MELANIE ANZIDEI and KAYLA HASTRUP
Staff Writers

For the College at Florham, the “Eyewitness News This Morning” announcement of six more weeks of winter was not the top news of the day on Feb. 2. FDU’s Association of Black Collegians was more concerned with their first event of the semester, the opening ceremony of Black History Month.
On Groundhog Day, while Lori Stokes of WABC gave Punxsutawney Phil’s prediction, Association of Black Collegians’ President Tashon Thompson prepared for Stokes’ arrival on campus.
“I was nervous the entire day,” Thompson said. “That no one was going to show and it was just going to be me and her.”
When 2 p.m. rolled around, Thompson had nothing to be nervous about anymore as Lenfell Hall was slowly filling.
Stokes, anchor for “Eyewitness News This Morning” and “Eyewitness News at Noon,” spoke to FDU students and faculty about her life, experiences and her familiarity with social restraints and movements.
Throughout her career, Stokes has covered everything from her first-ever story about opening day for deer hunting season, to the terrorist attacks of Sept. 11. She also went undercover as a homeless person for three days in Baltimore and covered the election of Barack Obama.
Along the way, Stokes has received a variety of awards, including an Emmy, for her reporting.
“I don’t think I would have wanted anyone else to come in and speak,” Thompson said, following Stokes’ speech.
The ceremony started with Thompson, who has been ABC’s president since May of last year, introducing the other members of the club. Following him, freshman ABC member Kadi Cisse, kicked off the ceremony with a reading. Cisse gripped the microphone in her left hand as she read a powerful poem called, “Million Man March.” Kristin Fulton, vice president of ABC, then welcomed Stokes to the stage.
“I was excited,” Fulton said later. “I love Lori Stokes.”
Stokes told the audience about her experiences as a daughter of the first black American to represent the state of Ohio in the House of Representatives. She said she saw herself as “a kid who grew up with a dad that paved the way for a black president.”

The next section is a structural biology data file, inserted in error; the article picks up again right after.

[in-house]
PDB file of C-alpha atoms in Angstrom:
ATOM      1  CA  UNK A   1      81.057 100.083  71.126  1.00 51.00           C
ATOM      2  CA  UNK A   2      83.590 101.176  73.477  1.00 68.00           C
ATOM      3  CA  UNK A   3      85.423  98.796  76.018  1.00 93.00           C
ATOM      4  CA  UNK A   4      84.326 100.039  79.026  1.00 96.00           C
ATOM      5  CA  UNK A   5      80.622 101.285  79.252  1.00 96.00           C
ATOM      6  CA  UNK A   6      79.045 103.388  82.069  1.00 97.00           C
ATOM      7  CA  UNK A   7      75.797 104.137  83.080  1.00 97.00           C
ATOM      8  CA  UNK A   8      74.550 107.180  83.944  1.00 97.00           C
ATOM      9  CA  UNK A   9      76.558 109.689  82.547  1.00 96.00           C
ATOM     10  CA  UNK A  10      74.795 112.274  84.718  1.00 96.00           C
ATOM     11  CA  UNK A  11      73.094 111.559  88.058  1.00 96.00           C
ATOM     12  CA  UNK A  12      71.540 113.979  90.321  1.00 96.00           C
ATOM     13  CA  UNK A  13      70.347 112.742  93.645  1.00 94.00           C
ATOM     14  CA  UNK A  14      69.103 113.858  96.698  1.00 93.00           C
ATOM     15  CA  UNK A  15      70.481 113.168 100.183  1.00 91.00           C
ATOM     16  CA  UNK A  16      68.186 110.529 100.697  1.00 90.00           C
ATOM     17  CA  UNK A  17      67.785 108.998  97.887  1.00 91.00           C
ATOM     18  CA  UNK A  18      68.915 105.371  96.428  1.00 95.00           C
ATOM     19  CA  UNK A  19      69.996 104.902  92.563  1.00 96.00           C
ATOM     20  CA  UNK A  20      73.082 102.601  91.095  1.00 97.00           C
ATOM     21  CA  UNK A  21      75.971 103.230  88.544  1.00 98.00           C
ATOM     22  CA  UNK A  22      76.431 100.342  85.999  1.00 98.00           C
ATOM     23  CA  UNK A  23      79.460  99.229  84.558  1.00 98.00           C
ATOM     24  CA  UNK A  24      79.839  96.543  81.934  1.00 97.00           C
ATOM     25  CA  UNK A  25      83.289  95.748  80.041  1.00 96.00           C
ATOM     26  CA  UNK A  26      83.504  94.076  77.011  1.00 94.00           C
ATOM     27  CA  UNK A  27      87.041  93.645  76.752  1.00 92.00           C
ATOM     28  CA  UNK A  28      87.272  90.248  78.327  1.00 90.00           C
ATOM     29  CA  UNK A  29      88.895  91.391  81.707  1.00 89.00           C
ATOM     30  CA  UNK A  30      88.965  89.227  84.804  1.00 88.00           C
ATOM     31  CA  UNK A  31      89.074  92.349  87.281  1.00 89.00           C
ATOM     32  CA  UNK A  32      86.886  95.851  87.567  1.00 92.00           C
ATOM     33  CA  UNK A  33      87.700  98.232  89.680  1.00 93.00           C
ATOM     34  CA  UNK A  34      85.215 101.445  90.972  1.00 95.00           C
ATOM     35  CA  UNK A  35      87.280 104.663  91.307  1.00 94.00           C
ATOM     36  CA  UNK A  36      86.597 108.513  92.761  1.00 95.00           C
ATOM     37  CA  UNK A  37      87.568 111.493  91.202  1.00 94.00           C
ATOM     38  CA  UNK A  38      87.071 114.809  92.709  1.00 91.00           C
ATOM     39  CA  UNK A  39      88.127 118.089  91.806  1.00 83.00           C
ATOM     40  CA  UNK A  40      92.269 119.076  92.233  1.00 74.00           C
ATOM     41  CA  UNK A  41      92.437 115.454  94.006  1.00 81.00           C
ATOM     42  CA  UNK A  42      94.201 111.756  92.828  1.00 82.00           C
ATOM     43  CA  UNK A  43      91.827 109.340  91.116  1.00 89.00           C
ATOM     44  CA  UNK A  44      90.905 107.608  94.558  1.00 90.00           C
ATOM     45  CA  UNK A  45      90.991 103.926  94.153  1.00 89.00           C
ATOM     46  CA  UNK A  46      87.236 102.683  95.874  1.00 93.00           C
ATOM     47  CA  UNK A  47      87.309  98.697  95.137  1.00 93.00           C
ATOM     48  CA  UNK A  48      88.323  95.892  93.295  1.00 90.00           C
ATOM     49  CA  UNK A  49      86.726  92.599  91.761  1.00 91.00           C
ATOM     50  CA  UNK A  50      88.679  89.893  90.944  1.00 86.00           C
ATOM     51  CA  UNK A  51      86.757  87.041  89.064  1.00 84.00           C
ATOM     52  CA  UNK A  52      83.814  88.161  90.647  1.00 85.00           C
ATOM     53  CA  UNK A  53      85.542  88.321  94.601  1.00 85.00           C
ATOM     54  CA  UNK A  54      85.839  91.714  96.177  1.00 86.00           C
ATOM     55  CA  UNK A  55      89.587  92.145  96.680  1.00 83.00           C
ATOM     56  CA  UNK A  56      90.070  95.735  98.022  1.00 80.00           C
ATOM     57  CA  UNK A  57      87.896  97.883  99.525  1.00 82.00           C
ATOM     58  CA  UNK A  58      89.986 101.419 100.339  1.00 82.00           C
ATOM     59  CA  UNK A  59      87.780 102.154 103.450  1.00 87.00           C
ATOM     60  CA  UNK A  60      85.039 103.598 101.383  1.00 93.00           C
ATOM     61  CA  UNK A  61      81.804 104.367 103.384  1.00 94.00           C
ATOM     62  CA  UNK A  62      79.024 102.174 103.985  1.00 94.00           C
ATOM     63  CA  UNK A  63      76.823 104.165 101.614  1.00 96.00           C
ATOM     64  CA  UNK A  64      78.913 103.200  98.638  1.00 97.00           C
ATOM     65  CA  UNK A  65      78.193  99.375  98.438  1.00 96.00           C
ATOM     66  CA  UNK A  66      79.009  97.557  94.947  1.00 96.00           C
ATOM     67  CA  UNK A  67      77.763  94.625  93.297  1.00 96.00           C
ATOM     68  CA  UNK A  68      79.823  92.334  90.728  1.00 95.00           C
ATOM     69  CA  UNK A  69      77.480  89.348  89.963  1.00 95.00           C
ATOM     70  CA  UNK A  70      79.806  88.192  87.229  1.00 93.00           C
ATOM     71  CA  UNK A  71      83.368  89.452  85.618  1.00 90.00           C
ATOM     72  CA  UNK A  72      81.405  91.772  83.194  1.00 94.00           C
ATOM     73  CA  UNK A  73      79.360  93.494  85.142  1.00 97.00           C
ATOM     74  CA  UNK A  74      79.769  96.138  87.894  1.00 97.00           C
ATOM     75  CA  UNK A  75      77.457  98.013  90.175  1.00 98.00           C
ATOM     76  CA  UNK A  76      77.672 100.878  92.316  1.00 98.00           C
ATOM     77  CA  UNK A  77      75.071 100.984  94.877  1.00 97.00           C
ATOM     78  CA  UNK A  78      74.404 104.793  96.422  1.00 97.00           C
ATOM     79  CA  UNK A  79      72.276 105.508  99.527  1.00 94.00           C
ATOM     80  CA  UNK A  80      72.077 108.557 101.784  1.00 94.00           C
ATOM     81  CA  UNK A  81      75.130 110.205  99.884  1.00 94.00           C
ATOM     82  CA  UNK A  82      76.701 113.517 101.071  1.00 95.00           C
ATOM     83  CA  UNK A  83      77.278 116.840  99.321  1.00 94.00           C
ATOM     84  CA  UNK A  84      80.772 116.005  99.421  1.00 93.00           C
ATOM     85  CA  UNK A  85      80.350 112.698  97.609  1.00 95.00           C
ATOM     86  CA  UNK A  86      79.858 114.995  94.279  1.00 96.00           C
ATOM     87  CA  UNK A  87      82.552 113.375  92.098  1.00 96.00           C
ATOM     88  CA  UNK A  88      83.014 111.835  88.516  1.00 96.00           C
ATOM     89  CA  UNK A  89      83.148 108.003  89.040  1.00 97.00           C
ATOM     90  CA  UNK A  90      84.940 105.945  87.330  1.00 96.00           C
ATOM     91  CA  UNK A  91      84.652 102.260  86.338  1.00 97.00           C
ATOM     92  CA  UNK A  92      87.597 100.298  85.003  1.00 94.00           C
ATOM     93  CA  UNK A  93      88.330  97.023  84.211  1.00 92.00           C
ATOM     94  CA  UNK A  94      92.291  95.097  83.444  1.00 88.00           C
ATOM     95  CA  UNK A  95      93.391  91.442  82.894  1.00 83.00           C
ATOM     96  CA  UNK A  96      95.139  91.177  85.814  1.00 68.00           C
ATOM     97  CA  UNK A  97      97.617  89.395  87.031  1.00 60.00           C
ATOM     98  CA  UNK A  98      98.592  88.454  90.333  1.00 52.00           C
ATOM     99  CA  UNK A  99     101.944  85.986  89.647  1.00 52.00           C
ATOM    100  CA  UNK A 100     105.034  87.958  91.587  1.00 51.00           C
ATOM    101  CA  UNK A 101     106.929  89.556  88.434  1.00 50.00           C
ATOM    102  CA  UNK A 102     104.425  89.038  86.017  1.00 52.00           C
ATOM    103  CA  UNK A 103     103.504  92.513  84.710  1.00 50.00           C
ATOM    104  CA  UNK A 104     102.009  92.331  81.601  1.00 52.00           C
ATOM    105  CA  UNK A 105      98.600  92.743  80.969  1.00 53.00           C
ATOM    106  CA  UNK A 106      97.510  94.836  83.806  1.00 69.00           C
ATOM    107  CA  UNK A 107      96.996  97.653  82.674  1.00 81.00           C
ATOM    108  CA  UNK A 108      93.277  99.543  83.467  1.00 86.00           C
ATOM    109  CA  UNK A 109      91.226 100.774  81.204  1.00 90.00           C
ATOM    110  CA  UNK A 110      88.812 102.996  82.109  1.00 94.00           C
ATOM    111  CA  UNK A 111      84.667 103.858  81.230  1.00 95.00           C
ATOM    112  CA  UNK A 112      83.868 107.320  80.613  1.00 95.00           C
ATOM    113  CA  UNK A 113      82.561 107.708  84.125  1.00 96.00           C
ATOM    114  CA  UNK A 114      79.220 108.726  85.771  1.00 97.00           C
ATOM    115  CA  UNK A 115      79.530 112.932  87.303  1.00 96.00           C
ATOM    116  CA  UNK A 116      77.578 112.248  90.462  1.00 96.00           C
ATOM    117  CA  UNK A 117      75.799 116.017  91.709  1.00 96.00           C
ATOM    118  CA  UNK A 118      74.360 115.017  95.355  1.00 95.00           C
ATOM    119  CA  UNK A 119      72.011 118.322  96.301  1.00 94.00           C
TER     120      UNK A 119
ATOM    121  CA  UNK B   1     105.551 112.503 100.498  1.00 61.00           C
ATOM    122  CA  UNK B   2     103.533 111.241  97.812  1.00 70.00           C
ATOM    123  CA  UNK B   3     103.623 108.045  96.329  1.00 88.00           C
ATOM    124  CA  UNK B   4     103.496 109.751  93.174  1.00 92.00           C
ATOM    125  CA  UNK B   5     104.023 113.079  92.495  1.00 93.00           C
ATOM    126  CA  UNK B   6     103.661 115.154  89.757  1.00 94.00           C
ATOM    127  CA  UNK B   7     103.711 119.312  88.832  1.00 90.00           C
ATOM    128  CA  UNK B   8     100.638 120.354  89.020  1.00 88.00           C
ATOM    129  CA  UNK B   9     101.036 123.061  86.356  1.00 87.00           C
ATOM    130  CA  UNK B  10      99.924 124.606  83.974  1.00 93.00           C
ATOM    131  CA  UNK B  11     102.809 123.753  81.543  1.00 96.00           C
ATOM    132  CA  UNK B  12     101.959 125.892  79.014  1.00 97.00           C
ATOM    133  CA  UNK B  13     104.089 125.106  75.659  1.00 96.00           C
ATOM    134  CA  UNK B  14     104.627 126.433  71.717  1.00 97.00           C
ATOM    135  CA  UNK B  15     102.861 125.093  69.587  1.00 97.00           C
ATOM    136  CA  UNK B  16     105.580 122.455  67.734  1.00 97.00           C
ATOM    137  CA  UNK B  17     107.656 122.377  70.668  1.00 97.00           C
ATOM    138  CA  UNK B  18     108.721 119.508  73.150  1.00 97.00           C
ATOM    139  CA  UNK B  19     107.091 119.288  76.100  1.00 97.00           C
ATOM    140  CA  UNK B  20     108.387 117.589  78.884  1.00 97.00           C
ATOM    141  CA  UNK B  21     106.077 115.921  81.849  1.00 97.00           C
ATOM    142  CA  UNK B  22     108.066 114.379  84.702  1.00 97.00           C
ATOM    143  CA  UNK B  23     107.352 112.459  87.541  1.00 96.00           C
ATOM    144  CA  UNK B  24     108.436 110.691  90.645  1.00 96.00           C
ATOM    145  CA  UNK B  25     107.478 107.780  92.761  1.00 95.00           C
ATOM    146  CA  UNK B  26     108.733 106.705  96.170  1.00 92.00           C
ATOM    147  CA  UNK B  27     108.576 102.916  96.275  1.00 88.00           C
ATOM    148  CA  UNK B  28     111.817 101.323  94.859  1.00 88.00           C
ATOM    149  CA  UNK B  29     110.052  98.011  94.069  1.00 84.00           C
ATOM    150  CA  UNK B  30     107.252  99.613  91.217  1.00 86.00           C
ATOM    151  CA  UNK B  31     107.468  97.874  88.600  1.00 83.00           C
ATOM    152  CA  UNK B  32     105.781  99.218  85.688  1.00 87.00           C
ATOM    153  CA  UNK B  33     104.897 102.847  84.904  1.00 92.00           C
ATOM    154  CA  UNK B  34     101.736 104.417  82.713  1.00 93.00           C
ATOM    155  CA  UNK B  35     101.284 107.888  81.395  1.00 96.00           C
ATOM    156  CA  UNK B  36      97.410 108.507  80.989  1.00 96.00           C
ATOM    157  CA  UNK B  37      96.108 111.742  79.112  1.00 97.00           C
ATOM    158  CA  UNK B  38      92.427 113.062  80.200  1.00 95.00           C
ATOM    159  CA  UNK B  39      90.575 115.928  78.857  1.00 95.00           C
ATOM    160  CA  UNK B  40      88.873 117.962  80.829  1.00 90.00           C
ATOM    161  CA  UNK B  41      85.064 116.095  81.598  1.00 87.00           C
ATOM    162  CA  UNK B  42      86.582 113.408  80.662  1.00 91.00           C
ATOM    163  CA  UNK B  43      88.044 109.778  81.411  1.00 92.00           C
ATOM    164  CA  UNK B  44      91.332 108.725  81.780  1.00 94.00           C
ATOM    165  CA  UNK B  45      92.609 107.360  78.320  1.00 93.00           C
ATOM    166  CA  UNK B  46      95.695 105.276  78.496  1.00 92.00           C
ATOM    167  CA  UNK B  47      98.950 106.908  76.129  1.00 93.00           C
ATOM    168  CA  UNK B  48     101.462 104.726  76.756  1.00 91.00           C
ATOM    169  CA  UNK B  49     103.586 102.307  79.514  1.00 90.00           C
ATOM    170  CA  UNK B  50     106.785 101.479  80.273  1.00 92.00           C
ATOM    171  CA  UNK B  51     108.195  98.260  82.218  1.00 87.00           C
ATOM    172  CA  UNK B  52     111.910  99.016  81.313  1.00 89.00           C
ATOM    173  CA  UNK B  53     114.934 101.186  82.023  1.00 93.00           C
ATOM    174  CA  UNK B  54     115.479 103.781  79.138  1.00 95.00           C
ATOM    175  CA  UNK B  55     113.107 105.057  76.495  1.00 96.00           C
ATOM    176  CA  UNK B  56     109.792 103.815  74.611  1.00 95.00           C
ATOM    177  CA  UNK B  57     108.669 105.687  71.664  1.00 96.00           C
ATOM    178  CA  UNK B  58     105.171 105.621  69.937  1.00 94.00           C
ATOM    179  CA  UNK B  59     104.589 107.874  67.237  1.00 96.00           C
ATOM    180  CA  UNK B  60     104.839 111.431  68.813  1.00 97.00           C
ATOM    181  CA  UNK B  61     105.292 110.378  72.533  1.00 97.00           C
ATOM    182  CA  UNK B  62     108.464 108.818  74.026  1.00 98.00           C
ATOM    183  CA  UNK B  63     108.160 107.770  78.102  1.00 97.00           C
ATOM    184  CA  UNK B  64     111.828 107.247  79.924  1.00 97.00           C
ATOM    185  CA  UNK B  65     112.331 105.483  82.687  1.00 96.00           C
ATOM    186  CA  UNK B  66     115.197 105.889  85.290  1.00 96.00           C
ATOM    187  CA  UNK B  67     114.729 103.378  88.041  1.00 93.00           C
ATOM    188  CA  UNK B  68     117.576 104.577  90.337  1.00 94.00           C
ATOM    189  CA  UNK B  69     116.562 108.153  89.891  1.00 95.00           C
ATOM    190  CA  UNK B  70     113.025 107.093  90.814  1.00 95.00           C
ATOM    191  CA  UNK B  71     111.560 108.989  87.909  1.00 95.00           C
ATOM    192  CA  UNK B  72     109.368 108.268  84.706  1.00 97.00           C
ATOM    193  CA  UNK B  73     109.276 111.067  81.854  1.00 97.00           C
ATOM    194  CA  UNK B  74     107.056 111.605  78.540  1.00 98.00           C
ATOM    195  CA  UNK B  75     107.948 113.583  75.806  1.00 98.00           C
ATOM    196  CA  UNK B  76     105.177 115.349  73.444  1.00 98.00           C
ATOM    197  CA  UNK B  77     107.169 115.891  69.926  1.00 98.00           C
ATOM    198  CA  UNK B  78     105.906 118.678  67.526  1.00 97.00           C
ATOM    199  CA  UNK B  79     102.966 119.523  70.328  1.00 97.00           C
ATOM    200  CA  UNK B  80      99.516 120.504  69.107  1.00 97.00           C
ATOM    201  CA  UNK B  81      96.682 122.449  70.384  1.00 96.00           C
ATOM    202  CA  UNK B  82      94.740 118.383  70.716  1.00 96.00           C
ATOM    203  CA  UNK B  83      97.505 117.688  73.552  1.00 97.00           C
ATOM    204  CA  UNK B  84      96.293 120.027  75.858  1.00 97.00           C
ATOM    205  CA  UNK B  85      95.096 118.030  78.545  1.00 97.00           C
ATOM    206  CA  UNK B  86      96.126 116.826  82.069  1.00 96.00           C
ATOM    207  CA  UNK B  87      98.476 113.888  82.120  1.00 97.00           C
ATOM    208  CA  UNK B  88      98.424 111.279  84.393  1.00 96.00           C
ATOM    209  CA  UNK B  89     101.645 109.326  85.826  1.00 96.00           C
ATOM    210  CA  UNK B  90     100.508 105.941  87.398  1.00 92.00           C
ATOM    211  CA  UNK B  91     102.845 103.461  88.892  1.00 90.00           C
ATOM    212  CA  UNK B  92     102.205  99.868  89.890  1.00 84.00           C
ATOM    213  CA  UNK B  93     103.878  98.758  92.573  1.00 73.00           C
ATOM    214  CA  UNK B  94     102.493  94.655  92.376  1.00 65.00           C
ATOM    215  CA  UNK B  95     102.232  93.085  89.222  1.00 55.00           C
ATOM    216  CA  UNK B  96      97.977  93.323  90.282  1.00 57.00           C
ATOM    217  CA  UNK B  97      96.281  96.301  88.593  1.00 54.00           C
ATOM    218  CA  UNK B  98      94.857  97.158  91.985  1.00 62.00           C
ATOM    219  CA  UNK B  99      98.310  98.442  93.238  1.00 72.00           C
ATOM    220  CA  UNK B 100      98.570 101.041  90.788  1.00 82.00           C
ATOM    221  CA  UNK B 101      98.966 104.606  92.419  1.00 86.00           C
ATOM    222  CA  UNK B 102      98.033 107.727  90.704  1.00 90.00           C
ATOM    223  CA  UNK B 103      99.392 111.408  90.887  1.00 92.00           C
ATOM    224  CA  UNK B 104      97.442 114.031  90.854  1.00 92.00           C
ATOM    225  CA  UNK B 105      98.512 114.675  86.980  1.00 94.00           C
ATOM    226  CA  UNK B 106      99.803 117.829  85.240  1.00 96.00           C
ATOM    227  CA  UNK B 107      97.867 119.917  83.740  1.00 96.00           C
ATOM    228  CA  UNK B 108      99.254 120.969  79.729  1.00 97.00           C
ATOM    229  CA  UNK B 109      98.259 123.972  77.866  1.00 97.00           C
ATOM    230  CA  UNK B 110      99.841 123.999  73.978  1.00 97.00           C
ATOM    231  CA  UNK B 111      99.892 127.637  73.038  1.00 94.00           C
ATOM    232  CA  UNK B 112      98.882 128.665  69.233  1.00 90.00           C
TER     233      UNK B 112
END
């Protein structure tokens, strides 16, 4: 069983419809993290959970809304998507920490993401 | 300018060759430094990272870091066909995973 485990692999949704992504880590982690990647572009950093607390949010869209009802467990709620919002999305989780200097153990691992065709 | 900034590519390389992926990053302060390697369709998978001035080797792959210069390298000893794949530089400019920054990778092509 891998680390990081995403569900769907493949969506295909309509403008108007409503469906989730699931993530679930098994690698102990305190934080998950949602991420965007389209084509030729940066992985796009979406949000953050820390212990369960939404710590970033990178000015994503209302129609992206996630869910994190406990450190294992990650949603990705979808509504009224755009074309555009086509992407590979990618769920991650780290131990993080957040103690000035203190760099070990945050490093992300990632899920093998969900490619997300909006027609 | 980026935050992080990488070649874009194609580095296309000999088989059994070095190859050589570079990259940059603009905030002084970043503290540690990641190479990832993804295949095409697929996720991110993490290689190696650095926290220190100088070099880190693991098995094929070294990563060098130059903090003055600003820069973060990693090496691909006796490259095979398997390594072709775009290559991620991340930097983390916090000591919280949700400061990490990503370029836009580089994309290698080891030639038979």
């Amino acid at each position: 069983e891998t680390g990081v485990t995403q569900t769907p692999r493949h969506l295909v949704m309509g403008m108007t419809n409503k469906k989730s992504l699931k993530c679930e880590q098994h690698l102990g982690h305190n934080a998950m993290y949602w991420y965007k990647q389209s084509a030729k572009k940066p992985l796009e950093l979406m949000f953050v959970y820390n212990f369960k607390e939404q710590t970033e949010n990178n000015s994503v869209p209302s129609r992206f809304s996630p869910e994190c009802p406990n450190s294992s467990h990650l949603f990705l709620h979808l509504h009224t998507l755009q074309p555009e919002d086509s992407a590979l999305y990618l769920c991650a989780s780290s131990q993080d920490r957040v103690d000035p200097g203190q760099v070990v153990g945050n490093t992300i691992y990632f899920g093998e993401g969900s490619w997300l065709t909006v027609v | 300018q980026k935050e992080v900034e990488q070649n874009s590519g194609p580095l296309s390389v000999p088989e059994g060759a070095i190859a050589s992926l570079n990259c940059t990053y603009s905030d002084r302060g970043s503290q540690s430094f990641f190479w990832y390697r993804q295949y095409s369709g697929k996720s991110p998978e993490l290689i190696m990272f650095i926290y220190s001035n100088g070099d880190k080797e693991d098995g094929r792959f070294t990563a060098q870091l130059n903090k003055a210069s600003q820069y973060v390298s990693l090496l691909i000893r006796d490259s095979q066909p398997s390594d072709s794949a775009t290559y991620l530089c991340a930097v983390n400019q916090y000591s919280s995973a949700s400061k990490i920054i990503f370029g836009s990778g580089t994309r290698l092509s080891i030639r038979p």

Stokes also spoke about her life, from campaigning with her father at the age of six, to arriving at her first crime scene. As she progressed, she discussed just how far we’ve come from the days of segregation, and how far we still need to go.
“We are all beautiful people when we appreciate everything that we each bring to the table,” Stokes said. She recalled the Greensboro sit-ins, the Million Man March, and the most recent presidential election.
“My grandmother always told me you have to know where you came from to know where you are going,” she said.
Stokes also spoke of the conflicts she has had to face as a black woman. At one point earlier in her career, she said, she was called into her manager’s office with her then-boyfriend, NBC’s Brian Thompson, and was told, “You should stick with your own kind.” She then told the FDU audience, “I couldn’t believe it, but I had to accept his ignorance and left his office.”
Stokes went on to quote President Obama saying that “race is an issue that cannot be ignored.”
“Let’s hope that as we move forward as a nation and celebrating Black History Month, we realize we are all on this earth together,” Stokes said.
Thompson, on behalf of ABC, thanked Stokes with FDU-themed gifts of a university t-shirt, keychain and mug.
“She was great,” Thompson said. “She e-mailed me after about how much she loved the campus.”
Stokes told Thompson that she gave the t-shirt to her co-anchor, Ken Rosato, and the mug to senior meteorologist Bill Evans, while she kept the keychain. She also mentioned FDU on-air before and after the event, Thompson said.
“We had a great turnout,” Thompson said.
For ABC, this was just the first of many events for Black History Month and the rest of the semester.
Upcoming events include panel discussions, a bad romance party, a taking over of the cafeteria, the annual fashion show, and a Black History Month closing ceremony on Feb. 26.

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